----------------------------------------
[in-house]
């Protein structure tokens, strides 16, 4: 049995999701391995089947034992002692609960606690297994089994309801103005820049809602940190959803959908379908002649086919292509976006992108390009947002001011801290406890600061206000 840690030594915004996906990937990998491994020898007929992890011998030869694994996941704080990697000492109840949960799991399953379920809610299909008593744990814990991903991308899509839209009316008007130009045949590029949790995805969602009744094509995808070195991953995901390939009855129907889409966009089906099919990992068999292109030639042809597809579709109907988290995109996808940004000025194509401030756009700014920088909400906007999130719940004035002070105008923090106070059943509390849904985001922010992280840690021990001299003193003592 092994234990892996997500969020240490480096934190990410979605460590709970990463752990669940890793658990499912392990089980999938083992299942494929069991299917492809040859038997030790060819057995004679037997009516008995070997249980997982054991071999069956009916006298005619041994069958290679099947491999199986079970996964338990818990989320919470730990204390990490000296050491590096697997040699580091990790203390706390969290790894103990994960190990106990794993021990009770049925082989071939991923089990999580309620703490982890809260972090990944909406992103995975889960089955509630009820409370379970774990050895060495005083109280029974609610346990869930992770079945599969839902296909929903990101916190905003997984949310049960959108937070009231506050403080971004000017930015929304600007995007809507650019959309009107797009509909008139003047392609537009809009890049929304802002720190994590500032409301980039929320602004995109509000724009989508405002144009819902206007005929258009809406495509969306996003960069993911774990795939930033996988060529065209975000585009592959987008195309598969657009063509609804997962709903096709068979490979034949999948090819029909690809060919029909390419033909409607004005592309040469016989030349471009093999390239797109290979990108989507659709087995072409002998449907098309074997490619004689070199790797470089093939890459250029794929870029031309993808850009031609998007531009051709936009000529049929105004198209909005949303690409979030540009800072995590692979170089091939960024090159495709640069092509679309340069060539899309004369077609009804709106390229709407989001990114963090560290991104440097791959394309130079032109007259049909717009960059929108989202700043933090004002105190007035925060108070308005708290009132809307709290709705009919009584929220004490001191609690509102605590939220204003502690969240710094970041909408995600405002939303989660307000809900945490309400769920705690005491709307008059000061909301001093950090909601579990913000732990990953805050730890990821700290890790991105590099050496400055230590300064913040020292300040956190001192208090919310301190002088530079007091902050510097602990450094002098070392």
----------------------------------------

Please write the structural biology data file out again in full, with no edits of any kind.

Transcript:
[in-house]
């Protein structure tokens, strides 16, 4: 049995999701391995089947034992002692609960606690297994089994309801103005820049809602940190959803959908379908002649086919292509976006992108390009947002001011801290406890600061206000 840690030594915004996906990937990998491994020898007929992890011998030869694994996941704080990697000492109840949960799991399953379920809610299909008593744990814990991903991308899509839209009316008007130009045949590029949790995805969602009744094509995808070195991953995901390939009855129907889409966009089906099919990992068999292109030639042809597809579709109907988290995109996808940004000025194509401030756009700014920088909400906007999130719940004035002070105008923090106070059943509390849904985001922010992280840690021990001299003193003592 092994234990892996997500969020240490480096934190990410979605460590709970990463752990669940890793658990499912392990089980999938083992299942494929069991299917492809040859038997030790060819057995004679037997009516008995070997249980997982054991071999069956009916006298005619041994069958290679099947491999199986079970996964338990818990989320919470730990204390990490000296050491590096697997040699580091990790203390706390969290790894103990994960190990106990794993021990009770049925082989071939991923089990999580309620703490982890809260972090990944909406992103995975889960089955509630009820409370379970774990050895060495005083109280029974609610346990869930992770079945599969839902296909929903990101916190905003997984949310049960959108937070009231506050403080971004000017930015929304600007995007809507650019959309009107797009509909008139003047392609537009809009890049929304802002720190994590500032409301980039929320602004995109509000724009989508405002144009819902206007005929258009809406495509969306996003960069993911774990795939930033996988060529065209975000585009592959987008195309598969657009063509609804997962709903096709068979490979034949999948090819029909690809060919029909390419033909409607004005592309040469016989030349471009093999390239797109290979990108989507659709087995072409002998449907098309074997490619004689070199790797470089093939890459250029794929870029031309993808850009031609998007531009051709936009000529049929105004198209909005949303690409979030540009800072995590692979170089091939960024090159495709640069092509679309340069060539899309004369077609009804709106390229709407989001990114963090560290991104440097791959394309130079032109007259049909717009960059929108989202700043933090004002105190007035925060108070308005708290009132809307709290709705009919009584929220004490001191609690509102605590939220204003502690969240710094970041909408995600405002939303989660307000809900945490309400769920705690005491709307008059000061909301001093950090909601579990913000732990990953805050730890990821700290890790991105590099050496400055230590300064913040020292300040956190001192208090919310301190002088530079007091902050510097602990450094002098070392």